Violence, Women, and the Stage
Did you read this 2/24 NYT article “Violence that Art Didn’t See Coming”, which was inspired by Alabama Neuroscience Professor Amy Bishop’s recent opening of fire on 6 colleagues that resulted in the death of 3? If you didn’t, you should because it provides a fairley extensive and interesting scan of the way violent/criminal women have been depicted (or not) in/by various media over the past century.
What’s also noteworthy is that the author Sam Tanenhaus considers everything from television and film to novels (including crime fiction by women and about women) and avant-garde performance art, but Tanenhaus DOES NOT address stage explorations of women and violence.
So let’s do it. Let’s name some plays that contain violent, murderous and/or criminal(minded) women.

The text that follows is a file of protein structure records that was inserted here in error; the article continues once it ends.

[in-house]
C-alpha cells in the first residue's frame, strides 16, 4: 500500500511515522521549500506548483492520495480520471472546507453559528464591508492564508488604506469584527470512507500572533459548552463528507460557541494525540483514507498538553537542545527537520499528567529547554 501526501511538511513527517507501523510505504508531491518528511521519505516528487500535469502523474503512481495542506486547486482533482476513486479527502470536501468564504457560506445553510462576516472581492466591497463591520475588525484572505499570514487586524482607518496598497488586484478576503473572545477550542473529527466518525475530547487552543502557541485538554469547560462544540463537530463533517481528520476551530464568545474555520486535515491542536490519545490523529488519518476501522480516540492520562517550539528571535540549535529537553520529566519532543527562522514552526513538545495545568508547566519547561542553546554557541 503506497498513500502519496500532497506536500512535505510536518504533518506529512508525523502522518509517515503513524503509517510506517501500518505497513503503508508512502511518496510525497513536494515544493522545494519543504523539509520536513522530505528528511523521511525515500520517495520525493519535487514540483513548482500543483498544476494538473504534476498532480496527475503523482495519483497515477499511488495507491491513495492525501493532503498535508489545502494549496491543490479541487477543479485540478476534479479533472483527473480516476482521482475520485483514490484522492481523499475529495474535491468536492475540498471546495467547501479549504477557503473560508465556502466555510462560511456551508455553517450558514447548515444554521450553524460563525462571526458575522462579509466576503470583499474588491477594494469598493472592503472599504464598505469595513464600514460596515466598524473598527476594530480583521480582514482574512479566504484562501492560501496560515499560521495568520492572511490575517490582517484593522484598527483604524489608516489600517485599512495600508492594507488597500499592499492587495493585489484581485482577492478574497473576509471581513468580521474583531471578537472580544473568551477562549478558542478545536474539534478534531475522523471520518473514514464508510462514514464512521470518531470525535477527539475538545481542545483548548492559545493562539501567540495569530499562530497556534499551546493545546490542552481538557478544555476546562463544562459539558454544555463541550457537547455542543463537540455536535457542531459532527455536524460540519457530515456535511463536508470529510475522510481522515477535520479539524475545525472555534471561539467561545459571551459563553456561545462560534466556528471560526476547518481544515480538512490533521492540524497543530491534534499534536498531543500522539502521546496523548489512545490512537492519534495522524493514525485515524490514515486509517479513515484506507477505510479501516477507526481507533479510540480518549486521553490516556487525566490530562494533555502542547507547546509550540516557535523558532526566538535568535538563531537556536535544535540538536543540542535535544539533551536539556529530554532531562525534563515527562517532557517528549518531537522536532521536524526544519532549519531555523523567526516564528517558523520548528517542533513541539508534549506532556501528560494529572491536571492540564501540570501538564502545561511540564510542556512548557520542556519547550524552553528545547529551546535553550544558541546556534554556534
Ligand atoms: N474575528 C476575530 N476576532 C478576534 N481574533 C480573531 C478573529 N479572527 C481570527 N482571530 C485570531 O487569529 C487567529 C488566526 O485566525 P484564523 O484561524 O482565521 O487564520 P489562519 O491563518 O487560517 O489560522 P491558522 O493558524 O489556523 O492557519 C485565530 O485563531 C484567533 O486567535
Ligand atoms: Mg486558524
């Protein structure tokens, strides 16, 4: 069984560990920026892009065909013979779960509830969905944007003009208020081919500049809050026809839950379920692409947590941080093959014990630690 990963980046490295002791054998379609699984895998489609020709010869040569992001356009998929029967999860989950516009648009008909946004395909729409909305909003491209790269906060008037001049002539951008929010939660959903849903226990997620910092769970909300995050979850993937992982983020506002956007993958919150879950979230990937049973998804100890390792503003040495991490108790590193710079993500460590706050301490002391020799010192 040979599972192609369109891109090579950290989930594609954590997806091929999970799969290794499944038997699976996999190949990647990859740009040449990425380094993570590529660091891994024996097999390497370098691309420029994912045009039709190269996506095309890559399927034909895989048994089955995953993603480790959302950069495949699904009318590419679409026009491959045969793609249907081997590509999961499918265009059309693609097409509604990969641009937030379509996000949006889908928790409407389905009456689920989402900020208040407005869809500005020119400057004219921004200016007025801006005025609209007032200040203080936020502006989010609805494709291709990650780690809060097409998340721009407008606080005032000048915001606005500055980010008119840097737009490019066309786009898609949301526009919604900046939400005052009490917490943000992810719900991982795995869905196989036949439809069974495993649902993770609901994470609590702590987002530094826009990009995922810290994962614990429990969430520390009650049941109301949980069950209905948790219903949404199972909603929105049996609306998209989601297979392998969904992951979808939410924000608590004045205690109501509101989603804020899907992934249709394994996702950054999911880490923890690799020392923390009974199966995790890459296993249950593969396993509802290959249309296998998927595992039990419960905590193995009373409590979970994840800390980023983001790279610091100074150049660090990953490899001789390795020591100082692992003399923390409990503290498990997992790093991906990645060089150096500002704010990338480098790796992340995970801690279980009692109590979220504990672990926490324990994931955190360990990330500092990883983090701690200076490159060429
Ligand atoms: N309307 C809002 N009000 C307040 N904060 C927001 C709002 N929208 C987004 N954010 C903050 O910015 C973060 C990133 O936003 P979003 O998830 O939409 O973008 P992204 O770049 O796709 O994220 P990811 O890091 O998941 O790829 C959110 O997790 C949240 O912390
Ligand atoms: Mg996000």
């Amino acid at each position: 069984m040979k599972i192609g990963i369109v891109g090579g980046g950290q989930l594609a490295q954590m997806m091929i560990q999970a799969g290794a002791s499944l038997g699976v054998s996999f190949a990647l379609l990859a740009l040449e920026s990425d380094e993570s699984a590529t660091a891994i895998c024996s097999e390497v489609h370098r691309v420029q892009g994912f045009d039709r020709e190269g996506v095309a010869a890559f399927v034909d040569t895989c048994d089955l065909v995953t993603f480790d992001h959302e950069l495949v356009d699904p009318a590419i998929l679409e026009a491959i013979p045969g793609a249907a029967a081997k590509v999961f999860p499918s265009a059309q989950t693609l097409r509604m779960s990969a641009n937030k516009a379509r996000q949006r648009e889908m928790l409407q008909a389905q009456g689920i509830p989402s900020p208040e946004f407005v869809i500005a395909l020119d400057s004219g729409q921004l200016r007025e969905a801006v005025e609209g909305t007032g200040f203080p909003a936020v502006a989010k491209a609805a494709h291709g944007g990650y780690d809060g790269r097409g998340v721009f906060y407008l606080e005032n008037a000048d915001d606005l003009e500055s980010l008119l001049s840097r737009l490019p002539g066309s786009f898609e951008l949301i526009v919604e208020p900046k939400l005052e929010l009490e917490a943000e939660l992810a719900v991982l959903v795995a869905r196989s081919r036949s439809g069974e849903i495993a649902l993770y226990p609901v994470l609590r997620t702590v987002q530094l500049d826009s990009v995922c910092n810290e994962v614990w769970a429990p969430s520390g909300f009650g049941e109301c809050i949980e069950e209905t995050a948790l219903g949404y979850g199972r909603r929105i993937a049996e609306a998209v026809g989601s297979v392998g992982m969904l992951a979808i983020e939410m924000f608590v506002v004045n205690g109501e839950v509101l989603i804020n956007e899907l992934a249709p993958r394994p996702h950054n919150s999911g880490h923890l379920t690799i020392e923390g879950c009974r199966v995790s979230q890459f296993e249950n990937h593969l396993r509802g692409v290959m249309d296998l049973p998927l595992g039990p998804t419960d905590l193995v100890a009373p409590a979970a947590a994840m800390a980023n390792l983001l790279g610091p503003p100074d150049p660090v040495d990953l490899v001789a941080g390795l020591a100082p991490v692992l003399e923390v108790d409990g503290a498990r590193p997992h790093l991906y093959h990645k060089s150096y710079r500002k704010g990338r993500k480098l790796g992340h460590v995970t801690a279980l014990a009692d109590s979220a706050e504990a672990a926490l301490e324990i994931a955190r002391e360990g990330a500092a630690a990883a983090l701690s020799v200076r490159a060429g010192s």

And in these plays, is the malevolent woman a central or minor character, and how do things end for her…is she reformed, forgiven, punished, imprisoned, murdered, etc.? Does she commit foul acts onstage or off? Does the play call for graphic depiction of violence, blood, etc., or is it benign? Let’s see where the stage stands in relation to Tanenhaus’ argument, which by the way (in case you didn’t or don’t plan to read it) is that “Art” has failed to accurately depict the scope of real life crime/violence committed by women. Discuss.
Oh, and I’ll start us off with a few plays, old and obvious ones: Shakespeare’s Macbeth and Euripides’ Medea.
On a Lighter Note…
Because Friday is a Fun Day, below is a clip of a May ’09 British TV interview with Tom Hanks, in which he sings “Shimmy Shimmy Cocoa Pop,” the childhood rap in Big. (Clip is 3 mins., ff to 1 min. mark to hear the rap)